Nurses week began on Wednesday, and more people than ever are looking for gifts to show their gratitude. Nurses are used to a little appreciation: the hospital-swag and restaurant-discount type appreciation. Maybe in past years nurses could count on a spouse or patient saying thank you. But this year is different. The COVID crisis has suddenly awakened us all to the value of nurses and the dangers they face for us. Everyone’s calling them heroes, and we all want to do more this nurses week. We want to give nurses something that they’ll appreciate, something that will matter!
That’s why many of the lists of nurses week gifts feel like a letdown. Sure we can stay home to help flatten the curve – okay. We can buy a meal or compression socks or donate PPE supplies. It’s these kind of suggestions we find on lists like this, this, and this. (And by the way HERE is an excellent list of ways to donate PPE supplies.) These are all good options. We should do them. But then we still go on wondering if there isn’t something more.
And actually, there is more. There are at least three gifts that nurses wish for that other lists don’t talk about. We have to dig a little deeper to find them. The gifts on this list are things we can’t exactly buy. We can’t even give them in the space of nurses week. But, if we’re looking for a way to show how we value nurses and the work they do, there’s no better gift list than this one.
THE LIST OF NURSES WEEK GIFTS
#1 Don’t forget about nurses after COVID-19
What strikes many of us during this pandemic is the personal risk nurses face caring for COVID patients. We may not realize that, for nurses, facing personal risk is nothing new. Nurses were caring for contagious patients before COVID-19. Likewise, they were already working long hours, had unsafe workloads, and were subject to physical intimidation. This is why the recent surge in accolades and attention have, for many nurses, been bitter-sweet. It’s true that workplace hazards have increased for many nurses, but what’s really new is only that people are noticing. Some nurses expect people will stop noticing as soon as the pandemic is over.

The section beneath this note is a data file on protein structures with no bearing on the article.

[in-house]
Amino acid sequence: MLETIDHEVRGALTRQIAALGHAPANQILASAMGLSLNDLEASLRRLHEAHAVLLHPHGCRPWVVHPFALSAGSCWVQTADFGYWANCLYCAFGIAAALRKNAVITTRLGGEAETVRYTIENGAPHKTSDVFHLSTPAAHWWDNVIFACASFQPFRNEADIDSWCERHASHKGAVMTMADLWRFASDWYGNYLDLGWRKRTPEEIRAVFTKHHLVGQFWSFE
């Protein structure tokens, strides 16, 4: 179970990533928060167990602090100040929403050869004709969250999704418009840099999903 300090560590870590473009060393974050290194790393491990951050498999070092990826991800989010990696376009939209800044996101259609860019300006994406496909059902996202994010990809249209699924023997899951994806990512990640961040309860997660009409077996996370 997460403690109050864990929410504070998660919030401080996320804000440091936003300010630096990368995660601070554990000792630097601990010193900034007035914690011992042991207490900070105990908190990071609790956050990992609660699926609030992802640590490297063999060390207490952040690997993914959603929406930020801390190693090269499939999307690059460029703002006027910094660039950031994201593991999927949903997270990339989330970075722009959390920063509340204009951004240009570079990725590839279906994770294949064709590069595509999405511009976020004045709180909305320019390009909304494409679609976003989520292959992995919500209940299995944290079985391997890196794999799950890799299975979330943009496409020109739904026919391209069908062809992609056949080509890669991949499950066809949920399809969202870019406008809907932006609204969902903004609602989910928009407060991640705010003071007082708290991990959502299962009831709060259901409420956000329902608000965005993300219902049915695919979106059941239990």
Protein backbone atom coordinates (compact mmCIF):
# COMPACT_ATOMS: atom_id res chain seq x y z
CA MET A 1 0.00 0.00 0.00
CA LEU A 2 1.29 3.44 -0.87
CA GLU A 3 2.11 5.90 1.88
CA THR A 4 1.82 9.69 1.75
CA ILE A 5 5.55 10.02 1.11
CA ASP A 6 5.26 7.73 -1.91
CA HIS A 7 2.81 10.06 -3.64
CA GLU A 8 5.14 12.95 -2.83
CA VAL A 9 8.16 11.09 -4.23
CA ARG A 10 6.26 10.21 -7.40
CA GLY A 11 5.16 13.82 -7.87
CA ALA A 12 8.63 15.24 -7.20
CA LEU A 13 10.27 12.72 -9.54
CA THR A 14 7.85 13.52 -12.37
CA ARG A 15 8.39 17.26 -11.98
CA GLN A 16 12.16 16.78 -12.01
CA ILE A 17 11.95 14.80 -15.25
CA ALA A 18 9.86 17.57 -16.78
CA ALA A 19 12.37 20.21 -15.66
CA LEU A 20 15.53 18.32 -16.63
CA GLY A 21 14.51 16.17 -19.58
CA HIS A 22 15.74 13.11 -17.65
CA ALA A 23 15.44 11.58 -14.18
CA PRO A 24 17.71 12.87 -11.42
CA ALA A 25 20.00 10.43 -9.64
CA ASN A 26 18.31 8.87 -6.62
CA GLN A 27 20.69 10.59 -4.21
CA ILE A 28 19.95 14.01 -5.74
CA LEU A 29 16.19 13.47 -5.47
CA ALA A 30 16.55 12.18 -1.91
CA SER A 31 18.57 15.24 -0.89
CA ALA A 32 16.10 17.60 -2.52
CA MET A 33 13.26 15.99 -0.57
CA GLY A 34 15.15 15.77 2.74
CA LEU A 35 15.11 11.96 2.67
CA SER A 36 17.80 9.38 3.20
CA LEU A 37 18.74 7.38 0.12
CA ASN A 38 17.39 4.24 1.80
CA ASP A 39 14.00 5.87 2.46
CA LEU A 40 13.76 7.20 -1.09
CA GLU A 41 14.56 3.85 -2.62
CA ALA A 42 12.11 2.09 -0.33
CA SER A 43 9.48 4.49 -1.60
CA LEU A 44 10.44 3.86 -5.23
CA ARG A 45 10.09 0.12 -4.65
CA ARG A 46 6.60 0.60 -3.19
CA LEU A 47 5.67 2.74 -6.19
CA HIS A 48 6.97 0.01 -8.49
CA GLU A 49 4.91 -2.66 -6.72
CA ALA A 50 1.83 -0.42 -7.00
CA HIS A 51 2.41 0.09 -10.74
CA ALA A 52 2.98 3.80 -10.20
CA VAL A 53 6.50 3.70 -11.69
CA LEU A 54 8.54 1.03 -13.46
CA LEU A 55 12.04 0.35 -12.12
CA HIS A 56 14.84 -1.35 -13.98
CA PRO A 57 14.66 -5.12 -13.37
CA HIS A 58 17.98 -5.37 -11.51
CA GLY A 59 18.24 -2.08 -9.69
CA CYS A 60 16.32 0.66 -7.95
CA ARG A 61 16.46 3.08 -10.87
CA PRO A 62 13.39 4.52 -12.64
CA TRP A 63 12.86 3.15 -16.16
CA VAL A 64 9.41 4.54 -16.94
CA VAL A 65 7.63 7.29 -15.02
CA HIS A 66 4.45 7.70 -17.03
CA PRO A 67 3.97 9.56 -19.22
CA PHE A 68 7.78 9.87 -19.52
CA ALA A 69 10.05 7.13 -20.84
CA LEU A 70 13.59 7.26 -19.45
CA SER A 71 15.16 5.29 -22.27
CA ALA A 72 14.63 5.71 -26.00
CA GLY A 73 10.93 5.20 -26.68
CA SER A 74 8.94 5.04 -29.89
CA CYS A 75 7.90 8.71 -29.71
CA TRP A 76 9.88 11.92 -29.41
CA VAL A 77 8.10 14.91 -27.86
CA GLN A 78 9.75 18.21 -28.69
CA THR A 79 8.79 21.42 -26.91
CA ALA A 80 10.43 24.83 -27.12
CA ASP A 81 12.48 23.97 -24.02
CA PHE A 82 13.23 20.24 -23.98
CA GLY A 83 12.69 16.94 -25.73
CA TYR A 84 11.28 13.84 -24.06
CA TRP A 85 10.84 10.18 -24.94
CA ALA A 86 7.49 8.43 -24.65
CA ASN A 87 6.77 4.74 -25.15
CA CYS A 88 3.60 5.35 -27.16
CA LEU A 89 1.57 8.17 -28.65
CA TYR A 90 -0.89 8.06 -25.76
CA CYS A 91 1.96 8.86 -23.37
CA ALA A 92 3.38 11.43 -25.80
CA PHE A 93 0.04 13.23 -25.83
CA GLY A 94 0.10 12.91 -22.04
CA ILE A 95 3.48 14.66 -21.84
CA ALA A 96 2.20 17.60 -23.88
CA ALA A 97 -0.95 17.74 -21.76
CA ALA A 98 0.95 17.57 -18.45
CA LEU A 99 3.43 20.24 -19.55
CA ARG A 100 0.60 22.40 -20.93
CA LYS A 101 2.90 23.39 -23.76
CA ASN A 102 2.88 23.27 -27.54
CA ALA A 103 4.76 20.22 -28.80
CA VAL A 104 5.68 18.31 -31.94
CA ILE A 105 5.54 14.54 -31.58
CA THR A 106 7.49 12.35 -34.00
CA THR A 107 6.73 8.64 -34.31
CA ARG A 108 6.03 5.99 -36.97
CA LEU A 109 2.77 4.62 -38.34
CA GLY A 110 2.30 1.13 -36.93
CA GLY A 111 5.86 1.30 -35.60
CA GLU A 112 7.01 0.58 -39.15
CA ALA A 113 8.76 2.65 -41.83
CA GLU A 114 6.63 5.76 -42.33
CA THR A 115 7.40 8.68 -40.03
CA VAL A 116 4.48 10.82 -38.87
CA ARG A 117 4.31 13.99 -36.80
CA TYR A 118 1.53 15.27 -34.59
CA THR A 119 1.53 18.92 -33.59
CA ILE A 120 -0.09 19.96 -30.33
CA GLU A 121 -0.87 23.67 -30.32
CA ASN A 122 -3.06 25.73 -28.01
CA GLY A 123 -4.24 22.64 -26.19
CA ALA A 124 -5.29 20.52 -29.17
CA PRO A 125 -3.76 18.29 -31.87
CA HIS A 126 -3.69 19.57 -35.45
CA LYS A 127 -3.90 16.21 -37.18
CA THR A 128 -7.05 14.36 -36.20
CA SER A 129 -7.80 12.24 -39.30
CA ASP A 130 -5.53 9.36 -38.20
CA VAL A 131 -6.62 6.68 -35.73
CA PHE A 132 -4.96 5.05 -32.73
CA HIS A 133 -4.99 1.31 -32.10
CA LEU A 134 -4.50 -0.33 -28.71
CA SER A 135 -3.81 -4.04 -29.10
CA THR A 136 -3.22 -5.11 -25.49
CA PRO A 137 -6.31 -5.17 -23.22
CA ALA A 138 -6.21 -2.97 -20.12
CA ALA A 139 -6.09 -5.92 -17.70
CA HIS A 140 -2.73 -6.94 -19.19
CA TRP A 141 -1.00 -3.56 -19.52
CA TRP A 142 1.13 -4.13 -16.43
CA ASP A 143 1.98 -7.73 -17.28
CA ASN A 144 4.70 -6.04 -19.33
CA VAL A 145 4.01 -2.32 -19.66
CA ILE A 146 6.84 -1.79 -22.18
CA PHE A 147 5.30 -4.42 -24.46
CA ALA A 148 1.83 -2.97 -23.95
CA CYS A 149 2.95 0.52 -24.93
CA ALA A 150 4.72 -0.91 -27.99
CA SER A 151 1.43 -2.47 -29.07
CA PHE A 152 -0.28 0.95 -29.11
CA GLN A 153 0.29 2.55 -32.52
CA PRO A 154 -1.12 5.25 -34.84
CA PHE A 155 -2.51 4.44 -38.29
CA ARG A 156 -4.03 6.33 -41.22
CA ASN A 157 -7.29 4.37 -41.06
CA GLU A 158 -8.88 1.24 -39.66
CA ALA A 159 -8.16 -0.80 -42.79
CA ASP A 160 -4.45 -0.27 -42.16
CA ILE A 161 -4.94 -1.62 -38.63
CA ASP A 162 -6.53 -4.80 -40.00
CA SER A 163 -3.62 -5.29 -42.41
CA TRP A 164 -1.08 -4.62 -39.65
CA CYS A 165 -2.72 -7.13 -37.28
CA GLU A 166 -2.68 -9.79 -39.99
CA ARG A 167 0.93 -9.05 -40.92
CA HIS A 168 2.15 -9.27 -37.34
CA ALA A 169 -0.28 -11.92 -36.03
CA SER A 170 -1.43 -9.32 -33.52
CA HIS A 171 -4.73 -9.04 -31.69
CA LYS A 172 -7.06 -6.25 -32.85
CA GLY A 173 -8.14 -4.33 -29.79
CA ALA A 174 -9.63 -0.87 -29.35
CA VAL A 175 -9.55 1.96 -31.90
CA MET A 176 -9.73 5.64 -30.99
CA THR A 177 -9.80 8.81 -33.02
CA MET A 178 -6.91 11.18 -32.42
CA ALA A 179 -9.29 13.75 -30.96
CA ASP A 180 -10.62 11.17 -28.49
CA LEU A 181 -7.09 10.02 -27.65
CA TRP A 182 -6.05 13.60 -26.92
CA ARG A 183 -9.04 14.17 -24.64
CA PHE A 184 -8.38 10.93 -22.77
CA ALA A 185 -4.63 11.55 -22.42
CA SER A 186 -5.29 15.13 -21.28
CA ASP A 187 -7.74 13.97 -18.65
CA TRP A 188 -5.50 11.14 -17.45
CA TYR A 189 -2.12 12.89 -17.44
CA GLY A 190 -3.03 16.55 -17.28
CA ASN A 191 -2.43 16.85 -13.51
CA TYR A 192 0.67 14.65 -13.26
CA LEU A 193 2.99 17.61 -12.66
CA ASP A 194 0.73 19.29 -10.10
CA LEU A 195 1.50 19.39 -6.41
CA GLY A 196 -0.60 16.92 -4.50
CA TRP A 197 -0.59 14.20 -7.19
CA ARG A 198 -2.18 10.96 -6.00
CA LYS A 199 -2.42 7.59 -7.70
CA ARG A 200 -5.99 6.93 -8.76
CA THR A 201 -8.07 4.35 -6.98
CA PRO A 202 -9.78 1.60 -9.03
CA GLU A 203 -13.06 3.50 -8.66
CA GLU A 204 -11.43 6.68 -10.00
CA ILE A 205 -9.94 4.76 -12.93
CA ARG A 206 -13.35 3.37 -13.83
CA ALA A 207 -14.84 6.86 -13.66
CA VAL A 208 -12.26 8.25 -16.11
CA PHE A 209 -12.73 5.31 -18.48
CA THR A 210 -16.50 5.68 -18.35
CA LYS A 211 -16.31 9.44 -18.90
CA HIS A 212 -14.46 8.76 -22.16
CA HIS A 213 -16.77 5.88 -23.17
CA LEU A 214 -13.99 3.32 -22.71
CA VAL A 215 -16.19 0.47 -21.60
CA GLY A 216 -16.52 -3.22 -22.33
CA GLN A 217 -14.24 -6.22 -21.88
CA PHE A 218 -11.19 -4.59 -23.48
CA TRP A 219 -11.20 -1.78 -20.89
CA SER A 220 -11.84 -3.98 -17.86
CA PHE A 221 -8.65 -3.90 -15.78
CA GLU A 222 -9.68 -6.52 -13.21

The first of the nurses week gifts we can give is to not forget. Of course nurses did valuable work, even laudable work, before the pandemic. Yet their needs were not at all at the front of our minds. They will keep doing the same work and facing the same challenges after COVID. This time we can stand with them even after the crisis has passed. We can pledge this week that we will not forget the value and needs of our nurses.
#2 Advocate for limits on nurse-to-patient ratios
Nurses can only take care of so many patients at a time. That fact is why limits need to be placed on nurse-to-patient ratios. Though we may not have noticed, the COVID crisis has highlighted the importance of nurse-to-patient ratios. Through March and April, the country went on lockdown so that hospitals would not be overwhelmed. The problem was not just a lack of equipment, like ventilators, but a lack of nurses and staff. It is nurses that would be overwhelmed by a spike in COVID cases. In other words, we’ve been on lockdown, flattening the curve, in an effort to limit the nurse-to-patient ratio. We may not have realized it, but the COVID crisis has had nurse-to-patient ratios at its center.
Of course, the fact that nurses can only handle so many patients was true before the pandemic. Nurses and their advocates have long tried to set limits on nurse-to-patient ratios. An imbalanced ratio is dangerous for both nurse and patient. Take a nurse on a critical care service. He has enough time to give one to three patients adequate attention depending on their level of care needs. As the number of patients he takes care of goes past this limit, his care becomes compromised. If a nurse is given two 1:1 patients, then each patient will only have fifty percent of their needs met. After even a day or two of unrealistic nurse-to-patient ratios, a nurse becomes tired, unable to provide adequate care, and more likely to make mistakes. High ratios have a negative impact from the start.